Jordan Peele Gives “Us” A Fearsome Look in the Mirror

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– By James Powers –

Potential spoilers below

Jordan Peele’s Us has plenty of freaky moments and unsettling imagery, but the one that’s really stuck in my brain is also one of the simplest. A young girl gets lost in a hall of mirrors… and as she wanders through it, trying to find her way out, she naturally sees her own reflection dozens upon dozens of times. Except once when she turns a corner and sees, not her face staring back at her – but rather the back of her own head, unmistakable with its thick black hair pulled into pigtails. And when she moves, unlike the other reflections, it does not move in tandem with her.

Turns out it’s not a reflection at all.

If you’ve seen the trailers for the film, it won’t spoil anything for me to tell you that the little girl has in fact encountered, not a reflection, but her own doppelganger. Us centers around a family who suffer a harrowing encounter with another family, one that’s a carbon copy of themselves… except not quite. These counterparts barely talk; their eyes are sunken and wide; they wear their hair differently and are clothed in red jumpsuits. Each one carries a pair of brass, diamond-sharp scissors – and they use said scissors in very unfriendly ways. All in all, the whole thing is much like its predecessor Get Out: imaginative, violent, scary, and full of symbolic overtones just begging to be analyzed. And, like its predecessor, Us sometimes gets too cerebral for its own good, throwing around more ideas than can be adequately addressed in a 2-hour runtime.

But there’s an important difference between the two films. Get Out was concerned with a very particular social problem (namely racism), and even a very particular subset of that social problem (namely, the queasy old paradigm of white-versus-black as brains-versus-brawn). The thematic concerns of Us are, by contrast, much broader – and arguably that much scarier.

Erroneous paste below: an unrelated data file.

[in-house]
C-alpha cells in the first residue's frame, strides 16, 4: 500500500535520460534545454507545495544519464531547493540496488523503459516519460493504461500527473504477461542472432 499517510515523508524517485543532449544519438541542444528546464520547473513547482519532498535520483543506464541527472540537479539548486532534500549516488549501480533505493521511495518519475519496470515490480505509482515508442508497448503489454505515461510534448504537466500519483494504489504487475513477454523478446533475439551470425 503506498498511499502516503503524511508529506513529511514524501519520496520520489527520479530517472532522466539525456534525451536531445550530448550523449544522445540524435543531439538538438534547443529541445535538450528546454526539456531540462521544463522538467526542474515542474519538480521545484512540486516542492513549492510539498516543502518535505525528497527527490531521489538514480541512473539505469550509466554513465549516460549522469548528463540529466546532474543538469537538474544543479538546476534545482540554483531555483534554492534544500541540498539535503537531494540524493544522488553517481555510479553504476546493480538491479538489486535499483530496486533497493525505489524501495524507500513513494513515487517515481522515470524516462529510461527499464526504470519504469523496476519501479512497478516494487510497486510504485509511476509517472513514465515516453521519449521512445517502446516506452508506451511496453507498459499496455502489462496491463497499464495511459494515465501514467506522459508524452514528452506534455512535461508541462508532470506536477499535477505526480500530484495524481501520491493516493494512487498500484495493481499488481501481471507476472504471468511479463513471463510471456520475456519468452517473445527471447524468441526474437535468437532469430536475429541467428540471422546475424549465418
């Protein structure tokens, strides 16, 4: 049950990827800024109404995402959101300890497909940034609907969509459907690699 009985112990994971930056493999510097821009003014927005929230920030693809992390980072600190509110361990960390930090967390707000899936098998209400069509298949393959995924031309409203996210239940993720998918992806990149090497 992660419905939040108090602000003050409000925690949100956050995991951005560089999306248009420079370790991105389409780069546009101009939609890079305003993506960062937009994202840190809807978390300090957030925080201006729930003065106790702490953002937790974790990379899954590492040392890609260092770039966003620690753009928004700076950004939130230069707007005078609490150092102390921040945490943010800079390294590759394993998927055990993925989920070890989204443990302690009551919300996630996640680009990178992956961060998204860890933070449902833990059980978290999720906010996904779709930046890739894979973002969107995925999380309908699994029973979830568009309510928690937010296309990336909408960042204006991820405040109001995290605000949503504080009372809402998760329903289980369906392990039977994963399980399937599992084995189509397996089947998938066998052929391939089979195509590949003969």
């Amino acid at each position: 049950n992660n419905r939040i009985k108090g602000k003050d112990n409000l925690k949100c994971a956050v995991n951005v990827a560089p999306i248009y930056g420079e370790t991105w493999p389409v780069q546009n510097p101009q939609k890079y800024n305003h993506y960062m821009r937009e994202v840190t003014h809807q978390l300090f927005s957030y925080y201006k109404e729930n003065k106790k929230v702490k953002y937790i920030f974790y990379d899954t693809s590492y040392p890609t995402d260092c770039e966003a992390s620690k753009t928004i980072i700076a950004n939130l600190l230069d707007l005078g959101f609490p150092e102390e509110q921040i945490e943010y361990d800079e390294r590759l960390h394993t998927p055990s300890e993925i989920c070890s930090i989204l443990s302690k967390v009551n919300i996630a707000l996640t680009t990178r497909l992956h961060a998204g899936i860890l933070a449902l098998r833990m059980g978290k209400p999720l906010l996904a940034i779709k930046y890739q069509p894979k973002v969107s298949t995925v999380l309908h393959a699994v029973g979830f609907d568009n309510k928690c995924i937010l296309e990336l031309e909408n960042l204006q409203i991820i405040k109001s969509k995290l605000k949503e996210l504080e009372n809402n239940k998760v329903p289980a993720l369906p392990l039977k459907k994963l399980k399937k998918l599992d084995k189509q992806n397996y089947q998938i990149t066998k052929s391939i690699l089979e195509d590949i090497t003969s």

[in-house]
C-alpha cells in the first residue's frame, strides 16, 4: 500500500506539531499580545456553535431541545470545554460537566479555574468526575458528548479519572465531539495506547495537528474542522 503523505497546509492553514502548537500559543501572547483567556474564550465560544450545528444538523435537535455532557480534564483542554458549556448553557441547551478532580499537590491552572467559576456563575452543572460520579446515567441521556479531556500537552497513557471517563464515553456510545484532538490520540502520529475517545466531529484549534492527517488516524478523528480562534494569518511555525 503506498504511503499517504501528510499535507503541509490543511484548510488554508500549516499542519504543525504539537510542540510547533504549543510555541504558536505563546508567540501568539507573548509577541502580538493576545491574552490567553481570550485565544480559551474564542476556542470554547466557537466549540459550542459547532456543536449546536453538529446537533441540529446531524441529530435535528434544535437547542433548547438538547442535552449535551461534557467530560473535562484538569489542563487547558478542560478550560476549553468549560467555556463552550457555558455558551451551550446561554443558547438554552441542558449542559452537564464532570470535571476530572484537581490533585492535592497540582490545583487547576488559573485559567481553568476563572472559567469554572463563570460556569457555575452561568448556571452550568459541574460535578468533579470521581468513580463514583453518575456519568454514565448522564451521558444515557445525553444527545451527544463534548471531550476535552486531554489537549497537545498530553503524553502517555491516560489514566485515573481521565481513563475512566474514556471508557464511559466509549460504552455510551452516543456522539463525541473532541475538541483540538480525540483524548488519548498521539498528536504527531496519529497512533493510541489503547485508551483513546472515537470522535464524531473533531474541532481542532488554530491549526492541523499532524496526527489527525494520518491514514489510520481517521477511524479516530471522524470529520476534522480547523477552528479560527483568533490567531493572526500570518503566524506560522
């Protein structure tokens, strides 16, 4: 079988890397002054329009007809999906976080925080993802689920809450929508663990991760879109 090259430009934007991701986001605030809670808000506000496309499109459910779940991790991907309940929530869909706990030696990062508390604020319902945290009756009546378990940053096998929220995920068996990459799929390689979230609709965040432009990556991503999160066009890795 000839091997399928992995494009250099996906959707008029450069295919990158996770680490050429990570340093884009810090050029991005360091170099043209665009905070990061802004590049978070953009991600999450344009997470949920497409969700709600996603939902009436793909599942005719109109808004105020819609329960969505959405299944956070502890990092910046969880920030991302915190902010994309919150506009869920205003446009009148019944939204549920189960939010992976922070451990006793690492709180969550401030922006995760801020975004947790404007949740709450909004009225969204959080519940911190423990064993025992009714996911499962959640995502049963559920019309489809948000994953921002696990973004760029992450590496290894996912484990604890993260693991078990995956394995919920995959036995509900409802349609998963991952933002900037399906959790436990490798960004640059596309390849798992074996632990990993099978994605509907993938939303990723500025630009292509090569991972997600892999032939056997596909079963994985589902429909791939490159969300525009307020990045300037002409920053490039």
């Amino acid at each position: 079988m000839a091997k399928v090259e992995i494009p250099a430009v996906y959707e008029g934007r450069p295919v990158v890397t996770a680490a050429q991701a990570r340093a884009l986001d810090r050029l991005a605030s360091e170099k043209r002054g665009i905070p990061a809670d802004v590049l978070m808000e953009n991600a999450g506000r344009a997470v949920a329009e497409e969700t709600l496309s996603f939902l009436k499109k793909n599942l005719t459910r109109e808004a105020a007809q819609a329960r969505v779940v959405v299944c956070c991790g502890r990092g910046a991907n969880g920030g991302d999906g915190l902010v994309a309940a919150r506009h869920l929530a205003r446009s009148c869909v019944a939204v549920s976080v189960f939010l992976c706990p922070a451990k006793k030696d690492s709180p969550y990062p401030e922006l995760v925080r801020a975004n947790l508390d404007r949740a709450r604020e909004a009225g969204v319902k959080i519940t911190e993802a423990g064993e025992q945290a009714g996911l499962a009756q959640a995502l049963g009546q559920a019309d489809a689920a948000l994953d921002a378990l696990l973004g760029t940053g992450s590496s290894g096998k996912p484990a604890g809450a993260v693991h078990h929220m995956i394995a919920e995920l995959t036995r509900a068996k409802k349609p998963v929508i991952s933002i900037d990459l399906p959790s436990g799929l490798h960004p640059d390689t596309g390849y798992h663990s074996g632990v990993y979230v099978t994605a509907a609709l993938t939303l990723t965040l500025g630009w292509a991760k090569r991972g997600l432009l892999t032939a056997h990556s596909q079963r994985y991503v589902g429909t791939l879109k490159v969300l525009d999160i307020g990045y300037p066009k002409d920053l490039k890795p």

Again, Peele’s ideas in this film come thick and fast, and it gets kind of messy, but if I had to pin down the thematic lynchpin, I think it comes at the beginning of the second act. The Wilson family have been corralled into their living room, where they are forced to sit and take a long, nauseating look at their leering counterparts (which in time we come to know as “Tethers”). At one point the mother, Adelaide, simply asks the Tether mother, Red, “who are you?” In a guttural croaking voice, Red responds, “We are Americans.”

My stomach sort of lurched when I heard that, and I asked myself the same question that probably everyone in the audience was asking – “whoa, what is that supposed to mean?!” After all, these “Americans” hardly fit the picture we like to have of ourselves. They are wrathful, homicidal, almost demonic. But they are also, as we eventually learn, a fiercely tribal underclass (literally – they’ve been living for decades in a network of underground tunnels. Spooky).  

As in Get Out, Peele is definitely making some kind of socio-political metaphor here. But what it’s supposed to be isn’t as immediately plain – the Tethers don’t fit neatly into an allegorical box as do the baddies in Get Out. Perhaps it’s another statement on black identity? After all, the Wilsons (and obviously their Tethers) are black. But it turns out the white family down the street have their own set of Tethers terrorizing them, so that interpretation seems inapt. Is it a statement on the haves and have-nots? Could be, but the Wilsons seem pretty middle-class – after all, Dad considers it an accomplishment when he gets his hands on a rickety used motorboat in the first act. So they hardly seem like stand-ins for the 1% while the Tethers are the 99%. Perhaps it’s something to do with xenophobia? Again, seems unlikely – the Tethers are overall far too scary and inhuman to be a sympathetic stand-in for the immigrant or refugee.

So…who do the Tethers represent? What hot-button issue du jour is Peele using them to illustrate? Well, at the risk of being glib, they are us. Us, U.S., the United States (heheheheh see what he did there?). Obviously this is a very broad category – but that’s precisely the point. Unlike Get Out, which was focused specifically on black/white relations, Us is concerned with a much broader swath of our cultural consciousness. “We are Americans.” Apparently Jordan Peele thinks that’s a pretty scary thing to be. And when I think about how our national identity has evolved over the past decade or so, I’m inclined to agree with him.